This release of scikit-survival adds two features that are standard in most software for survival analysis, but were missing so far:

- CoxPHSurvivalAnalysis
now has a
`ties`

parameter that allows you to choose between Breslow’s and Efron’s likelihood for handling tied event times. Previously, only Breslow’s likelihood was implemented and it remains the default. If you have many tied event times in your data, you can now select Efron’s likelihood with`ties="efron"`

to get better estimates of the model’s coefficients. - A compare_survival function has been added. It can be used to assess whether survival functions across 2 or more groups differ.

To illustrate the use of
compare_survival,
let’s consider the Veterans’ Administration Lung Cancer Trial.
Here, we are considering the `Celltype`

feature and we want to know whether
the tumor type impacts survival. We can visualize the survival function for
each subgroup using the Kaplan-Meier estimator.

```
import matplotlib.pyplot as plt
from sksurv.datasets import load_veterans_lung_cancer
from sksurv.nonparametric import kaplan_meier_estimator
data_x, data_y = load_veterans_lung_cancer()
group_indicator = data_x.loc[:, "Celltype"]
groups = group_indicator.unique()
for group in groups:
group_y = data_y[group_indicator == group]
time, surv_prob = kaplan_meier_estimator(
group_y["Status"],
group_y["Survival_in_days"])
plt.step(time, surv_prob, where="post",
label="Celltype = {}".format(group))
plt.xlabel("time $t$")
plt.ylabel("est. probability of survival")
plt.ylim(0, 1)
plt.grid(True)
plt.legend()
```

The figure indicates that patients with adenocarcinoma (green line) do not survive beyond 200 days, whereas patients with squamous cell lung cancer (blue line) can survive several years. We can determine whether this difference is indeed statistically significant by performing a non-parametric log-rank test. It groups patients according to cell type and compares the estimated group-specific hazard rate with the pooled hazard rate. Under the null hypothesis, the hazard rate of groups is equal for all time points. The alternative hypothesis is that the hazard rate of at least one group differs from the others at some time.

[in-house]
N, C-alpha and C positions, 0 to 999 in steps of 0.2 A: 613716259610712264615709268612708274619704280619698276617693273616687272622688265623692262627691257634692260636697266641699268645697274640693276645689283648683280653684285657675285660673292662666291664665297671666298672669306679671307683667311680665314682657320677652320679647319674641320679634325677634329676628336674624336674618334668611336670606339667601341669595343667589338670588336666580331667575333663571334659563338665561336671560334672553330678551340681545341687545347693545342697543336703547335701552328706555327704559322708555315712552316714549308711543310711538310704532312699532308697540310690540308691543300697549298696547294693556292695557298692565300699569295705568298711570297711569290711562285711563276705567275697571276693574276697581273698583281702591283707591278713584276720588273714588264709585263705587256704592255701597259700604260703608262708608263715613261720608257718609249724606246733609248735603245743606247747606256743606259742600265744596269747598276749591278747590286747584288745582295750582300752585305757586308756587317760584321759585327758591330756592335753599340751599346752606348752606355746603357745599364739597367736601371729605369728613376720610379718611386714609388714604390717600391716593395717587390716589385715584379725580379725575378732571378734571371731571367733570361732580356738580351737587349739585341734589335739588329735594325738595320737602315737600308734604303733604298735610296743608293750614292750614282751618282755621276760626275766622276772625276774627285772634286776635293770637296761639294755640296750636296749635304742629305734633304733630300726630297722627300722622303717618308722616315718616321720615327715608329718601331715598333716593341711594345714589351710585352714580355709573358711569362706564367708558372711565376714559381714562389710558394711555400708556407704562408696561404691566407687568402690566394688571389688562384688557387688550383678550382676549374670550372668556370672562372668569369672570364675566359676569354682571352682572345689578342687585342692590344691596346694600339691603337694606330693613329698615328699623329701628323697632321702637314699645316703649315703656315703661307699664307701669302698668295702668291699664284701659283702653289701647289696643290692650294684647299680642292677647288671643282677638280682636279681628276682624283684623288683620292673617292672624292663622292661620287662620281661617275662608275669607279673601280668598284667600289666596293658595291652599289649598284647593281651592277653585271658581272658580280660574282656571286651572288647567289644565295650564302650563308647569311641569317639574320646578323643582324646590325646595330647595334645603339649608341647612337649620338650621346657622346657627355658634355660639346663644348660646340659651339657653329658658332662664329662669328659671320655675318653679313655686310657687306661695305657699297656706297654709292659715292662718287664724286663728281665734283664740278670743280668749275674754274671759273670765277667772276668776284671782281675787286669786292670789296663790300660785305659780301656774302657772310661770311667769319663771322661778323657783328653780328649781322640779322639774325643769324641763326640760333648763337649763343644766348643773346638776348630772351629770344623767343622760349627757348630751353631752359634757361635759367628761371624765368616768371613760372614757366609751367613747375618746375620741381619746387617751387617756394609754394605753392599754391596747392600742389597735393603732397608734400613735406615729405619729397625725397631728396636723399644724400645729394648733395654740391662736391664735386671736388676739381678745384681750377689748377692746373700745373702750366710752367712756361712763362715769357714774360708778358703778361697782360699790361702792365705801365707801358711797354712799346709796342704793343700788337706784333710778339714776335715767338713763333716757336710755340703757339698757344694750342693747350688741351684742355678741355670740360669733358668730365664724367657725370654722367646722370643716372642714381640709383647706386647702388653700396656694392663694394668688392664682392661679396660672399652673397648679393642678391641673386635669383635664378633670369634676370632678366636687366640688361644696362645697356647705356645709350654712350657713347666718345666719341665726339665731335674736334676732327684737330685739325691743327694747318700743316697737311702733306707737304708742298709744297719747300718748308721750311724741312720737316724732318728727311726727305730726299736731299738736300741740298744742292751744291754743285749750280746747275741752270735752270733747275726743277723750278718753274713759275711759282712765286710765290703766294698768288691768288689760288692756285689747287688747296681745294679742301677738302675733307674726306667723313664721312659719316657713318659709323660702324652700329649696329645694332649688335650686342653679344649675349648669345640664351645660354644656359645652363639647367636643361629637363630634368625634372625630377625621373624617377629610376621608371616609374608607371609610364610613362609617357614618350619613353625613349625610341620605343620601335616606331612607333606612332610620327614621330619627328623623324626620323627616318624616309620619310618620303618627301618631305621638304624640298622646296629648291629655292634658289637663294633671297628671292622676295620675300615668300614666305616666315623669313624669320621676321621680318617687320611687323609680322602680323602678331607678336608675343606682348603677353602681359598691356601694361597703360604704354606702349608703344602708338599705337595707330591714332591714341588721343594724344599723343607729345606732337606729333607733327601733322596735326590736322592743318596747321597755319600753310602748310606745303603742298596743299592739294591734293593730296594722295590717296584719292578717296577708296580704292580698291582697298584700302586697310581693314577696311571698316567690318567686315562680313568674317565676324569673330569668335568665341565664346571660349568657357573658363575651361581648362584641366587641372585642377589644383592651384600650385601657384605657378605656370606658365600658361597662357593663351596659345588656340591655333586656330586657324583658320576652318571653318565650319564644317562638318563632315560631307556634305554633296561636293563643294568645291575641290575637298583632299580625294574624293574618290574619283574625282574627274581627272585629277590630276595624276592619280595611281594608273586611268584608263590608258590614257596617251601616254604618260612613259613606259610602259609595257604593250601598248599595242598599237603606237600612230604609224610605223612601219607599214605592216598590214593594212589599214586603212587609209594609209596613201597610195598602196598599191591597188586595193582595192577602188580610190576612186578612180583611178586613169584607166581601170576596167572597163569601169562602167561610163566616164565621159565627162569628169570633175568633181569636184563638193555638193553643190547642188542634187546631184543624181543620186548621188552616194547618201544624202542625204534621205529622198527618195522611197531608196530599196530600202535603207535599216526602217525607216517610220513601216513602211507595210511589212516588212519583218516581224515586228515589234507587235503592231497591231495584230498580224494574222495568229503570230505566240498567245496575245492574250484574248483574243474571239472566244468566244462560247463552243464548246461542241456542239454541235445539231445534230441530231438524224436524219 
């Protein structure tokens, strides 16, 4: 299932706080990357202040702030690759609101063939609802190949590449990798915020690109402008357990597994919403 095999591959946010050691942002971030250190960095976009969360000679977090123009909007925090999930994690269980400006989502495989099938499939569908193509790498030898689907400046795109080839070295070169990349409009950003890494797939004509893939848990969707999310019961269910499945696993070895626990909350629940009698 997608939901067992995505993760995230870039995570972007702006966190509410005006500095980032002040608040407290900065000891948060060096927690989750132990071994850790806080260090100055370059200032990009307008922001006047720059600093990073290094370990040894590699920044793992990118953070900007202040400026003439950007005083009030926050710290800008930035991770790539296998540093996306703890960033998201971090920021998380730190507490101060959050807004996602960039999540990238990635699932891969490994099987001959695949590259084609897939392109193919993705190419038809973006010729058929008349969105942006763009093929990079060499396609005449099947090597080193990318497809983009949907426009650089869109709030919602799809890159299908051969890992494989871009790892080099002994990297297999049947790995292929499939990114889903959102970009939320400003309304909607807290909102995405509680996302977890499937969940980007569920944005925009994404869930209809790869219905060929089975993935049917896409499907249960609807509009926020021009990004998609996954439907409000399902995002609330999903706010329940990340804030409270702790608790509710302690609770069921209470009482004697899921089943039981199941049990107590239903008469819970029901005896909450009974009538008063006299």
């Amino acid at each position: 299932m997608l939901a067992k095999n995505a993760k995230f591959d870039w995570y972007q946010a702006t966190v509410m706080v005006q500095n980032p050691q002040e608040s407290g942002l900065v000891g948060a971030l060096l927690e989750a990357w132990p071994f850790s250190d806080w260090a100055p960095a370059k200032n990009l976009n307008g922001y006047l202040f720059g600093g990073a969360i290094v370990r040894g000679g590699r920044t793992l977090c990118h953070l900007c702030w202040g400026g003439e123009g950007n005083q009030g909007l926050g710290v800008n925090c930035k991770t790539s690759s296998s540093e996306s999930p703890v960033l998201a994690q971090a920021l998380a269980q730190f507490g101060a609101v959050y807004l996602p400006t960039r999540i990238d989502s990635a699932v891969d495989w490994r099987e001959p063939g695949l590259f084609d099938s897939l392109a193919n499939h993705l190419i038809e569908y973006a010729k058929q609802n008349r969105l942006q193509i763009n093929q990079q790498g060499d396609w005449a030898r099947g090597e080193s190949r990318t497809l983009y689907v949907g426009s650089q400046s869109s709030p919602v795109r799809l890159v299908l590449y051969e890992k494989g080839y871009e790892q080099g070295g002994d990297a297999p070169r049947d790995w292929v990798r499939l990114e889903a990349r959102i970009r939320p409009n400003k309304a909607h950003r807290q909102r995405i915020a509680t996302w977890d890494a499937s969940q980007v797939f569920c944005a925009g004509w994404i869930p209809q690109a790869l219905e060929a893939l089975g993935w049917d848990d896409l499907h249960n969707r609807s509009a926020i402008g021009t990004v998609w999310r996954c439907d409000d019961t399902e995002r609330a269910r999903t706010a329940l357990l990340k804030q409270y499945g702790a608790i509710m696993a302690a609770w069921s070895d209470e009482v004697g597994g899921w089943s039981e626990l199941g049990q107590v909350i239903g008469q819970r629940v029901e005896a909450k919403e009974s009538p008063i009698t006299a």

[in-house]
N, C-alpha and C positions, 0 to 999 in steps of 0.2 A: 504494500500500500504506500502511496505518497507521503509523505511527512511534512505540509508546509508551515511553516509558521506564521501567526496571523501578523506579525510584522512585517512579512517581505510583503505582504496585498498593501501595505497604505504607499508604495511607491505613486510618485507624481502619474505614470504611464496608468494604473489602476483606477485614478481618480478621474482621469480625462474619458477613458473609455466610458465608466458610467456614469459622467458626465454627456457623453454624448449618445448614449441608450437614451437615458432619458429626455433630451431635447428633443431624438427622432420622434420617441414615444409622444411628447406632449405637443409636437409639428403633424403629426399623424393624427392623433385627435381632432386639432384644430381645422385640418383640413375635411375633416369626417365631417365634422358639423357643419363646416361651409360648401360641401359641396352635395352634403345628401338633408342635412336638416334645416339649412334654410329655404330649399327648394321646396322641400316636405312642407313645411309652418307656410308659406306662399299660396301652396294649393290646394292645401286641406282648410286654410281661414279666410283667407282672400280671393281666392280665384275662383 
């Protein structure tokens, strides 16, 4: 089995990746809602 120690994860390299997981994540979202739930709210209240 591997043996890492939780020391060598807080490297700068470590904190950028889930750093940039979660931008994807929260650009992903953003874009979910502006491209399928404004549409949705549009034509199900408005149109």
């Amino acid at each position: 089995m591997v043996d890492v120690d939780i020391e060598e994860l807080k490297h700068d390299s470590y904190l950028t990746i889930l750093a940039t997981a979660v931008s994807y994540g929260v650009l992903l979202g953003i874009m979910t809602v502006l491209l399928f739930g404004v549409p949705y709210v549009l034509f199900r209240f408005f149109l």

```
from sksurv.compare import compare_survival
chisq, pvalue, stats, covar = compare_survival(
data_y, group_indicator, return_stats=True)
```

The resulting test statistic $\chi^2 = 25.40$, which corresponds
to a highly significant P-value of $1.3\cdot{10}^{-5}$.
In addition, we can look at group-specific statistics by specifying
`return_stats=True`

.

counts | observed | expected | statistic | |
---|---|---|---|---|

group | ||||

adeno | 27 | 26 | 15.69 | 10.31 |

large | 27 | 26 | 34.55 | -8.55 |

smallcell | 48 | 45 | 30.10 | 14.90 |

squamous | 35 | 31 | 47.65 | -16.65 |

The column *counts* lists the size of each group and
is followed by the number of *observed* and *expected*
events. The last column *statistic* is the
difference between the observed and expected number
of events from which the overall $\chi^2$ statistic
is computed.

## Download

The latest version of scikit-survival can be obtained via *conda* or *pip*. Pre-built conda packages are available for Linux, OSX and Windows:

```
conda install -c sebp scikit-survival
```

Alternatively, you can install it from source via pip:

```
pip install -U scikit-survival
```